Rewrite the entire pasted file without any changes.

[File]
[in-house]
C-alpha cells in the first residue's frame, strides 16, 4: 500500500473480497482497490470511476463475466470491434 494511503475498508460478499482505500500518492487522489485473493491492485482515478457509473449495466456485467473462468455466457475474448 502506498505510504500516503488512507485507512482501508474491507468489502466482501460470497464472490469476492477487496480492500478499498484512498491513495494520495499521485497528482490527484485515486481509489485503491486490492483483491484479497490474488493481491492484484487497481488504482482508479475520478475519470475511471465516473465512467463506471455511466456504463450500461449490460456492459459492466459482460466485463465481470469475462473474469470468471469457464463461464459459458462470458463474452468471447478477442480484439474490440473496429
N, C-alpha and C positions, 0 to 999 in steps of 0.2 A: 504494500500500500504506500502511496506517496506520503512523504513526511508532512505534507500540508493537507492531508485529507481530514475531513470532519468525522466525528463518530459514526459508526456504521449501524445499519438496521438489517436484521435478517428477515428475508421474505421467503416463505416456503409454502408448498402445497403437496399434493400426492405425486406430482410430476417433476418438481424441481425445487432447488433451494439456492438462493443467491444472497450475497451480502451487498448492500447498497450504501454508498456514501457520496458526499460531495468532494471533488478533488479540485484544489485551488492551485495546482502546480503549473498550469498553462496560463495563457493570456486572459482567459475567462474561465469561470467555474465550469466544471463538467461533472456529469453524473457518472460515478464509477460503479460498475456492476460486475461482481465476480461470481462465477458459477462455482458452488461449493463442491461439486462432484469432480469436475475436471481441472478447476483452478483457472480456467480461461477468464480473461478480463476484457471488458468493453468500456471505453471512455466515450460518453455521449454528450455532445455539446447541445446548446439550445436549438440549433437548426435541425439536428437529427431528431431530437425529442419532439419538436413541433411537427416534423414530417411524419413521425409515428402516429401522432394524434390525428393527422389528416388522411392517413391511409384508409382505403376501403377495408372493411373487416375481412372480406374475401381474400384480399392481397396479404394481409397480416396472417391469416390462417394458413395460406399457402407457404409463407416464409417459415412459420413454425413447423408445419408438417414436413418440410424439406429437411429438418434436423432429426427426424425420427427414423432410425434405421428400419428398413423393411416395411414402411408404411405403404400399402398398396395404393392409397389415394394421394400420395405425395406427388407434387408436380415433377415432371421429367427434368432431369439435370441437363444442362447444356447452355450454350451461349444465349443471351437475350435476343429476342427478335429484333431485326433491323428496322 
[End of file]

[in-house]
C-alpha cells in the first residue's frame, strides 16, 4: 500500500473480497482497490470511476463475466470491434 494511503475498508460478499482505500500518492487522489485473493491492485482515478457509473449495466456485467473462468455466457475474448 502506498505510504500516503488512507485507512482501508474491507468489502466482501460470497464472490469476492477487496480492500478499498484512498491513495494520495499521485497528482490527484485515486481509489485503491486490492483483491484479497490474488493481491492484484487497481488504482482508479475520478475519470475511471465516473465512467463506471455511466456504463450500461449490460456492459459492466459482460466485463465481470469475462473474469470468471469457464463461464459459458462470458463474452468471447478477442480484439474490440473496429
N, C-alpha and C positions, 0 to 999 in steps of 0.2 A: 504494500500500500504506500502511496506517496506520503512523504513526511508532512505534507500540508493537507492531508485529507481530514475531513470532519468525522466525528463518530459514526459508526456504521449501524445499519438496521438489517436484521435478517428477515428475508421474505421467503416463505416456503409454502408448498402445497403437496399434493400426492405425486406430482410430476417433476418438481424441481425445487432447488433451494439456492438462493443467491444472497450475497451480502451487498448492500447498497450504501454508498456514501457520496458526499460531495468532494471533488478533488479540485484544489485551488492551485495546482502546480503549473498550469498553462496560463495563457493570456486572459482567459475567462474561465469561470467555474465550469466544471463538467461533472456529469453524473457518472460515478464509477460503479460498475456492476460486475461482481465476480461470481462465477458459477462455482458452488461449493463442491461439486462432484469432480469436475475436471481441472478447476483452478483457472480456467480461461477468464480473461478480463476484457471488458468493453468500456471505453471512455466515450460518453455521449454528450455532445455539446447541445446548446439550445436549438440549433437548426435541425439536428437529427431528431431530437425529442419532439419538436413541433411537427416534423414530417411524419413521425409515428402516429401522432394524434390525428393527422389528416388522411392517413391511409384508409382505403376501403377495408372493411373487416375481412372480406374475401381474400384480399392481397396479404394481409397480416396472417391469416390462417394458413395460406399457402407457404409463407416464409417459415412459420413454425413447423408445419408438417414436413418440410424439406429437411429438418434436423432429426427426424425420427427414423432410425434405421428400419428398413423393411416395411414402411408404411405403404400399402398398396395404393392409397389415394394421394400420395405425395406427388407434387408436380415433377415432371421429367427434368432431369439435370441437363444442362447444356447452355450454350451461349444465349443471351437475350435476343429476342427478335429484333431485326433491323428496322 